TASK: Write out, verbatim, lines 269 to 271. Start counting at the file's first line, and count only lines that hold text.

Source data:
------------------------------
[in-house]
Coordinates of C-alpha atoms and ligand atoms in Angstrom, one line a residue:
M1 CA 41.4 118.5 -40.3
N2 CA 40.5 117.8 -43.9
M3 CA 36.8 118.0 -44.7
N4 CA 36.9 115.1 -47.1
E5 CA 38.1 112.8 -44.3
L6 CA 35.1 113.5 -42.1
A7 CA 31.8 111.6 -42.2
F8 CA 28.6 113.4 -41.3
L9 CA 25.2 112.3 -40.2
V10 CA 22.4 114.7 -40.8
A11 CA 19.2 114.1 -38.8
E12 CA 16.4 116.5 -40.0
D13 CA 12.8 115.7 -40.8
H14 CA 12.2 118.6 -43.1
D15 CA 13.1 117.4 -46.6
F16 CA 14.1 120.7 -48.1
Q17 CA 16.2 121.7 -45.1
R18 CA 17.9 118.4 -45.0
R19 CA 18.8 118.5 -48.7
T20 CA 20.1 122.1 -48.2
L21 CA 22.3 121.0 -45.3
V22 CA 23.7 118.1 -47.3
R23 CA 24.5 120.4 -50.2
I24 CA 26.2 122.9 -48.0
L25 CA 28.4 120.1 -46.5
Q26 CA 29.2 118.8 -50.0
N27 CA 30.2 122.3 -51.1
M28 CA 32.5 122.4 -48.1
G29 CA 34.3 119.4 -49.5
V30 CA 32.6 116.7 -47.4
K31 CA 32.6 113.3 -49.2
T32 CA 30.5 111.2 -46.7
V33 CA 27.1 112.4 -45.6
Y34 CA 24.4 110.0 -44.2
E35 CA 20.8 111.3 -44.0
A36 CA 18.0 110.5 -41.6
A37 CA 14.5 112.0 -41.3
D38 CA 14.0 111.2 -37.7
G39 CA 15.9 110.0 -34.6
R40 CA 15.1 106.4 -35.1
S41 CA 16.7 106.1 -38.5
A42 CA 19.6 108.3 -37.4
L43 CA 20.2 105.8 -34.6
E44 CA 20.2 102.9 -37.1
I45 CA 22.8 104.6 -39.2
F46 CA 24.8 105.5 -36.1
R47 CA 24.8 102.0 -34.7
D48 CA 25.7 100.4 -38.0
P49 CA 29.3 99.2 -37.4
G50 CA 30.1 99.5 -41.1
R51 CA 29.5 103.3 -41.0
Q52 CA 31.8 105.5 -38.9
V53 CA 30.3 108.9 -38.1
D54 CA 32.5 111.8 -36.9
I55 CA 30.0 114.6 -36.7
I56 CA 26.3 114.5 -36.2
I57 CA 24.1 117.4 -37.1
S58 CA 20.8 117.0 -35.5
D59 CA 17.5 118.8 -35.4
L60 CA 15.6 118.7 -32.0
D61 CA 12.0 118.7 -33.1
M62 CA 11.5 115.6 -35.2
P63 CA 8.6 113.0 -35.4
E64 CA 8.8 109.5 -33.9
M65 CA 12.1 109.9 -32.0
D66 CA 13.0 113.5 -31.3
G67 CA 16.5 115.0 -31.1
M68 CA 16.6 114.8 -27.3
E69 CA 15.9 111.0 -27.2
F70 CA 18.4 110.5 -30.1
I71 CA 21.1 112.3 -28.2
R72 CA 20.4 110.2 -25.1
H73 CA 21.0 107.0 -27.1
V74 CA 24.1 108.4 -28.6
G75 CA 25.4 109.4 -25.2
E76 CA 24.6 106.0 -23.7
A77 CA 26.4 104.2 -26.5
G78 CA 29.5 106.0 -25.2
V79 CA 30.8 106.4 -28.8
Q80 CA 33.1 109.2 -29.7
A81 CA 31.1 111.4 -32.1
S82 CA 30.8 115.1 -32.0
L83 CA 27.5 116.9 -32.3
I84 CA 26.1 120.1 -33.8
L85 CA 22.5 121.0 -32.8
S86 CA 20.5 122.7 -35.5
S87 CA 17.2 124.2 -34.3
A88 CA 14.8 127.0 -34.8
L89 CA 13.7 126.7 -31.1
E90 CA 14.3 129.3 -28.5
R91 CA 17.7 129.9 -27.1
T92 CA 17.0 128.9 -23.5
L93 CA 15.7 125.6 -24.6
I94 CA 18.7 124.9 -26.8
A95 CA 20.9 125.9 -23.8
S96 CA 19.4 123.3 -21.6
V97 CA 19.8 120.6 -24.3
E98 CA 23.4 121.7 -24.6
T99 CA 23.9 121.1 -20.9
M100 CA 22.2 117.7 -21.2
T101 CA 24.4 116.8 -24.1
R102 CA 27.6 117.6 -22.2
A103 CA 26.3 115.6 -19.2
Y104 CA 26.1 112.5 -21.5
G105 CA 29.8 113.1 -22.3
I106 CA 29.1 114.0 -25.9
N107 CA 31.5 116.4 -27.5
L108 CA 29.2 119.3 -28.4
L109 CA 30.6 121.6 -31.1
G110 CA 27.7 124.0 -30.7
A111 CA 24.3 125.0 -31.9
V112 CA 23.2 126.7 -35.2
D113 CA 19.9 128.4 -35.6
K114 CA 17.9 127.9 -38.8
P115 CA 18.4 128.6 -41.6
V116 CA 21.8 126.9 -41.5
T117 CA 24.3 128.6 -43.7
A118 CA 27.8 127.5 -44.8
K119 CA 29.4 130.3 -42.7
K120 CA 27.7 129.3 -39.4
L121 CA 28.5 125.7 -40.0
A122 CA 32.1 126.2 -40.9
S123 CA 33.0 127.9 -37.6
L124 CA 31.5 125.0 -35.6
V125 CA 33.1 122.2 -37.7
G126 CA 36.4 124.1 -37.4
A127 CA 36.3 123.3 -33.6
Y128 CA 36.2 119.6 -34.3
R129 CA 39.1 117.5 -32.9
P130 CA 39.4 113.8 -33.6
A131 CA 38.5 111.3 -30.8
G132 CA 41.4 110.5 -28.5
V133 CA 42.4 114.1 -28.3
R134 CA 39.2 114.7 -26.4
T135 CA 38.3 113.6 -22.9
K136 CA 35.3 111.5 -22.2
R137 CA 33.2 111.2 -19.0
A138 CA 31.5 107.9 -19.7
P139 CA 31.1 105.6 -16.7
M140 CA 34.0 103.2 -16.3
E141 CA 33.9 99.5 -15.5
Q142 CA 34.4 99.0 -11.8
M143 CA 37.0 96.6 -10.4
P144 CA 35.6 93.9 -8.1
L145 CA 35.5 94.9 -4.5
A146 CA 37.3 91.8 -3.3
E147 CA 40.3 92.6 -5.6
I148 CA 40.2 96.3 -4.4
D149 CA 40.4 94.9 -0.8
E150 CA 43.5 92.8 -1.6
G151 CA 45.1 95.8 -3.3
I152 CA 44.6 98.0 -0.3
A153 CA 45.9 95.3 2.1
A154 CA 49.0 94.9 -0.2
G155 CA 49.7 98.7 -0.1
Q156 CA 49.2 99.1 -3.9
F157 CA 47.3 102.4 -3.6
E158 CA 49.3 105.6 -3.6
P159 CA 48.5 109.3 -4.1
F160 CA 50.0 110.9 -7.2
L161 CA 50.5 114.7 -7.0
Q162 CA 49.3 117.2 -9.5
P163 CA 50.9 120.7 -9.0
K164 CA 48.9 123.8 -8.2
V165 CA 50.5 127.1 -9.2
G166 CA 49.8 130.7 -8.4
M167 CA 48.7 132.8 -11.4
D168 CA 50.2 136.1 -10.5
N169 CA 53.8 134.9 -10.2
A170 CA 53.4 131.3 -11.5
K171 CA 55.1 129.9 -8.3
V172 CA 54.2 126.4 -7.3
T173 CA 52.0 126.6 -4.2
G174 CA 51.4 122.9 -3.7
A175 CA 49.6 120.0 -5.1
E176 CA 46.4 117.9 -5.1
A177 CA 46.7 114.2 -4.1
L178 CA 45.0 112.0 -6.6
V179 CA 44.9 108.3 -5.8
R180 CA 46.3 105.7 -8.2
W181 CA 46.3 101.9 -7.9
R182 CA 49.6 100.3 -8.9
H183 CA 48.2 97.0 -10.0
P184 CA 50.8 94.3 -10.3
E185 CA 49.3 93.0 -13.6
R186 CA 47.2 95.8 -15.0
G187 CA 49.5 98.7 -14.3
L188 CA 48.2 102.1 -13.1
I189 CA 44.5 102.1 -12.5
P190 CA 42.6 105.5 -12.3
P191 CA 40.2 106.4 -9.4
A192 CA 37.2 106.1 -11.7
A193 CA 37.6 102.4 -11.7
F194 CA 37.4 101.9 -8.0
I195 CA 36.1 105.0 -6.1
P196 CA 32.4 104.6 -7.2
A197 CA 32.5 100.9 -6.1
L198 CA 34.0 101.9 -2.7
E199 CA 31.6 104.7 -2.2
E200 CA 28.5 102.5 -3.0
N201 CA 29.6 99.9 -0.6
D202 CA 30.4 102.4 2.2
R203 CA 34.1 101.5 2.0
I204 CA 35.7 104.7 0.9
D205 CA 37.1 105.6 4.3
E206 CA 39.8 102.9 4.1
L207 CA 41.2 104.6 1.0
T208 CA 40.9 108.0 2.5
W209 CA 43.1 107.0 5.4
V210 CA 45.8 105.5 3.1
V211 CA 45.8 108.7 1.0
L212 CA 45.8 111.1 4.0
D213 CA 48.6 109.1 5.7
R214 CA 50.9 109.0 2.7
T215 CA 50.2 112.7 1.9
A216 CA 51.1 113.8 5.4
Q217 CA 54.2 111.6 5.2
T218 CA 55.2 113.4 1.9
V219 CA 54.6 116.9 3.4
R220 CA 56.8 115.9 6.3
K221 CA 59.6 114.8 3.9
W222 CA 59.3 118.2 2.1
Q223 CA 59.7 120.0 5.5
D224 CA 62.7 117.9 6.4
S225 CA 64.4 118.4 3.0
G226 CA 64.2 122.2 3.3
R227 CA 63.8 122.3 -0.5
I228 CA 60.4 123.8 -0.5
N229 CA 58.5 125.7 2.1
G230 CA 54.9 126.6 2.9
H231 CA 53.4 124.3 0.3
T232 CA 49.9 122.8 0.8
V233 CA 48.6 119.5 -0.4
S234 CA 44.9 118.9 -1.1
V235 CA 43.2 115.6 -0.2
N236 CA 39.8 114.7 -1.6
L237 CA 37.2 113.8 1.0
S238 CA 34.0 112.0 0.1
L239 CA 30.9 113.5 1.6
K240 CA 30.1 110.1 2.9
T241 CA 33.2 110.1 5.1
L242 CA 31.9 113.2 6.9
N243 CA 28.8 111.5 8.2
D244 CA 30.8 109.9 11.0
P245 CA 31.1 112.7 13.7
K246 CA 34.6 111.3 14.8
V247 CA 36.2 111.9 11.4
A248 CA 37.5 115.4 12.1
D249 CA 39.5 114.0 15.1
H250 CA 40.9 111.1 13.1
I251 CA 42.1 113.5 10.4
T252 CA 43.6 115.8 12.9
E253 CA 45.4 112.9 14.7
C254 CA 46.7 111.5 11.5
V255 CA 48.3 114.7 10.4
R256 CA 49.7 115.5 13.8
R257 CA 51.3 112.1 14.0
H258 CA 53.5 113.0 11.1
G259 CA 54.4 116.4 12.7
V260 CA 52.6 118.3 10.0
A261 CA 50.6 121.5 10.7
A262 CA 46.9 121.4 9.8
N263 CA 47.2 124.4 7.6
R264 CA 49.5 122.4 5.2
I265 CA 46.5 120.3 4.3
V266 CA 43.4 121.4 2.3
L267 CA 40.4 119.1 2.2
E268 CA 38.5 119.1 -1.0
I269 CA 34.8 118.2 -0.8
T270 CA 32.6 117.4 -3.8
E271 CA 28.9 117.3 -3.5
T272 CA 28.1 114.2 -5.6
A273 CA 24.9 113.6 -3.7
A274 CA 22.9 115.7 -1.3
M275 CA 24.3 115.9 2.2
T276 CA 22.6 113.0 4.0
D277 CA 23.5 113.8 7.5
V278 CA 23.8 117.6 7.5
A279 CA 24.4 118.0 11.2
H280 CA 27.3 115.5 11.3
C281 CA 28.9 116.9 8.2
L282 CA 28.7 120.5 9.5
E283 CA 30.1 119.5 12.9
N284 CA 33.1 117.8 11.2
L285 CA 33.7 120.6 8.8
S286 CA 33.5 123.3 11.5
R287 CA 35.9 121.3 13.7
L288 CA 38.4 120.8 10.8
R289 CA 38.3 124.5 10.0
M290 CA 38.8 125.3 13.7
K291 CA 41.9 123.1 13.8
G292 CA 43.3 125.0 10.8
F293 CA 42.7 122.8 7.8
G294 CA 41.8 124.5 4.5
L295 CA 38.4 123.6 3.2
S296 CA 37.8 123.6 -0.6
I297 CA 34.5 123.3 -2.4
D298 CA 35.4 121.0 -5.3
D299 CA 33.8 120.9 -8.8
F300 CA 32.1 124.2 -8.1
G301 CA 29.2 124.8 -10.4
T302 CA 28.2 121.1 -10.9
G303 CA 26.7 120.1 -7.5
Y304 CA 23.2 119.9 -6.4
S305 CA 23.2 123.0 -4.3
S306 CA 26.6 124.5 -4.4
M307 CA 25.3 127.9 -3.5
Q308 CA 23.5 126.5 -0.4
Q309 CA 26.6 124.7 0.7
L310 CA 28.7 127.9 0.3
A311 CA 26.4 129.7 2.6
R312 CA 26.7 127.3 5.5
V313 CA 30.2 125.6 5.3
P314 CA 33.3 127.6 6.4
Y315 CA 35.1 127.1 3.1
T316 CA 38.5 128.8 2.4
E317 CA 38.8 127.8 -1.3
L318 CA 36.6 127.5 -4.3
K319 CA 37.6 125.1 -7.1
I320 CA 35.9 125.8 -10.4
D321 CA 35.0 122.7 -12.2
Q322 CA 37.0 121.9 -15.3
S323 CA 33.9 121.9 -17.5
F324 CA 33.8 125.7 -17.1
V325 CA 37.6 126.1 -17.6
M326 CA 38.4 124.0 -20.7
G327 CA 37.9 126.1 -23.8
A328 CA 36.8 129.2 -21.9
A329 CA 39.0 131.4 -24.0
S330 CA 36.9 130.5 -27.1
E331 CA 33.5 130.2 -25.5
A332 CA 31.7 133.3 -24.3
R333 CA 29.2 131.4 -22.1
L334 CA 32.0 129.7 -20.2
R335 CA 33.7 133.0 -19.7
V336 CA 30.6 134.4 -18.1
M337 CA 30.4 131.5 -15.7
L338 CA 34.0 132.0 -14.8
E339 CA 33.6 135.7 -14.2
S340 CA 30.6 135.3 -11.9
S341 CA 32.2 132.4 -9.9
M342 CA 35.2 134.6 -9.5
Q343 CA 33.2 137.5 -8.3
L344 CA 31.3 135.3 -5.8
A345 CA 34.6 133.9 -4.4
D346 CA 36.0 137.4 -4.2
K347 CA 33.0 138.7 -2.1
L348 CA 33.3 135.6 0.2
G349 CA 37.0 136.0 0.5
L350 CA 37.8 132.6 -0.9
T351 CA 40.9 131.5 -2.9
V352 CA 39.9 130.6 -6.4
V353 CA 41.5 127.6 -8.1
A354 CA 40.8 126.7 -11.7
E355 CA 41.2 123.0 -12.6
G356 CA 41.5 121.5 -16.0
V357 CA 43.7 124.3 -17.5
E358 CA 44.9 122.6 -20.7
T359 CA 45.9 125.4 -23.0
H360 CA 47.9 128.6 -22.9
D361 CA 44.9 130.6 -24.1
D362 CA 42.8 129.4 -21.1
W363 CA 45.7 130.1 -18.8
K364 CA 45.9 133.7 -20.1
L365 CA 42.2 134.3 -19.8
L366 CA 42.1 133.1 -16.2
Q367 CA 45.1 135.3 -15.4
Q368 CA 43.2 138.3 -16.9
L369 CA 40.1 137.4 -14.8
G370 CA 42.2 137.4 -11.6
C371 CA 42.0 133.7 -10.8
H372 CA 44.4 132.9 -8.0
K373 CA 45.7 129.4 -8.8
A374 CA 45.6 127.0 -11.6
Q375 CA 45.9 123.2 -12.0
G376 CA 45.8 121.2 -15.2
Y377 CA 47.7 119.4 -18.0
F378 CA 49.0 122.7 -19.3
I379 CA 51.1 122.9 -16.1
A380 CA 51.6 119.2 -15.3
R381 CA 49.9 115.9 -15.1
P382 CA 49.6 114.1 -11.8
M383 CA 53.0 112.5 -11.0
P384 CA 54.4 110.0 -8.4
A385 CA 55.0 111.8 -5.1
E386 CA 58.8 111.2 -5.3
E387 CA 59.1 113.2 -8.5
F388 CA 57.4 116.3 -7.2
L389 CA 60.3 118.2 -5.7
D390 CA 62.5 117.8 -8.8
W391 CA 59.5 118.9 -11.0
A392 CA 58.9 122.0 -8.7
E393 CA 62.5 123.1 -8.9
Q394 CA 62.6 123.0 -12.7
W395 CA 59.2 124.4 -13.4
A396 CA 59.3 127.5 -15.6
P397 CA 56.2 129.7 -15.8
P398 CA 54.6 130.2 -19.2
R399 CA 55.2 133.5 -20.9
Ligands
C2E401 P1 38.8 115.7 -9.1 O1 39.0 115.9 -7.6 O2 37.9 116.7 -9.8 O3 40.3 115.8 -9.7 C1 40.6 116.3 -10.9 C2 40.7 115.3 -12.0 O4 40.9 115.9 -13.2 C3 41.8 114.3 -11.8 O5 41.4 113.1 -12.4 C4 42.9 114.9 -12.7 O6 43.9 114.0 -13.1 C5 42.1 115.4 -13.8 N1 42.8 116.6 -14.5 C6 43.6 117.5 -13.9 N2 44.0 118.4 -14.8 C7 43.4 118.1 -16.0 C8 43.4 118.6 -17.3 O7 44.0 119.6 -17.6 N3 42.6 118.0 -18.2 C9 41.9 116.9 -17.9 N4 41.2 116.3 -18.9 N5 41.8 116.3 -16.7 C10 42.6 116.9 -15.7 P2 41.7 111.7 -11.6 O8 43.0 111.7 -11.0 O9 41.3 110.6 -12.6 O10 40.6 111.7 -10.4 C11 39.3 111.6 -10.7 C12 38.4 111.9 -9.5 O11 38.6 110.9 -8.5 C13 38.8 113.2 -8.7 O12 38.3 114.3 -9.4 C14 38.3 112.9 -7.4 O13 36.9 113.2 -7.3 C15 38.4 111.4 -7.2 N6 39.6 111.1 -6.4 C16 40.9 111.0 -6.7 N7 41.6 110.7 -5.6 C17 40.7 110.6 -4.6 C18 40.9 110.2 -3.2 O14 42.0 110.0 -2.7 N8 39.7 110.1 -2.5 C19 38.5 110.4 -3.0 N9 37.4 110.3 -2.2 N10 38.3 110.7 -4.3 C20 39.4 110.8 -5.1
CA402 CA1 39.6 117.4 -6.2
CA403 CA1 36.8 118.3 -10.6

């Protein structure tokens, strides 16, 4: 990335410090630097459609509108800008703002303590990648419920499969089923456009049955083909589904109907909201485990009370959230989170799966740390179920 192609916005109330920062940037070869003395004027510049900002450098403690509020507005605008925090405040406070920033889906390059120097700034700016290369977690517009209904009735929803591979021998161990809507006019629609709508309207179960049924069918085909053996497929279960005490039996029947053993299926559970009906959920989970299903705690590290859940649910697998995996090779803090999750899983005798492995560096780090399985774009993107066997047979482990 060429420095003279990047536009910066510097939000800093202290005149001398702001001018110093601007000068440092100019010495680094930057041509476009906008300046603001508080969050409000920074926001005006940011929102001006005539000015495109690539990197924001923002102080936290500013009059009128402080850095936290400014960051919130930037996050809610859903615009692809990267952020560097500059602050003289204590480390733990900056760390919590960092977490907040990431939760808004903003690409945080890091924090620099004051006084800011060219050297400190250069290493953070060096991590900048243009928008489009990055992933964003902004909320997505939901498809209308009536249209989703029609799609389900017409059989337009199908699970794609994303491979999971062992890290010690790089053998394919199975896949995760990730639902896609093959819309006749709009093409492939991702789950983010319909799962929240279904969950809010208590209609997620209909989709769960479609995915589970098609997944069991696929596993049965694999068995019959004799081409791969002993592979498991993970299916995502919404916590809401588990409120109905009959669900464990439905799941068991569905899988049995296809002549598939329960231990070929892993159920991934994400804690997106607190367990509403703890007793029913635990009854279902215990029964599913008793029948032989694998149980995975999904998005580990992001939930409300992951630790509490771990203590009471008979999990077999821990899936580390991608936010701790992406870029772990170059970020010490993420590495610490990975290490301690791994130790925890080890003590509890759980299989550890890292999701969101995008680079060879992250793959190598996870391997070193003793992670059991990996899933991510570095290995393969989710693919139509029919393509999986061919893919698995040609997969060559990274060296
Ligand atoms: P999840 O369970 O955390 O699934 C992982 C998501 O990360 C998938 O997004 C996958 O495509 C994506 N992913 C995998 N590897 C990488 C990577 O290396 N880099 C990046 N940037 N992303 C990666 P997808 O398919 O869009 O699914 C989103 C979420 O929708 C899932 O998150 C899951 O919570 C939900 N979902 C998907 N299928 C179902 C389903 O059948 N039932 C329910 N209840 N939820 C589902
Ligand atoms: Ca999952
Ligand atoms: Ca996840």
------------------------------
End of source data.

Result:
L267 CA 40.4 119.1 2.2
E268 CA 38.5 119.1 -1.0
I269 CA 34.8 118.2 -0.8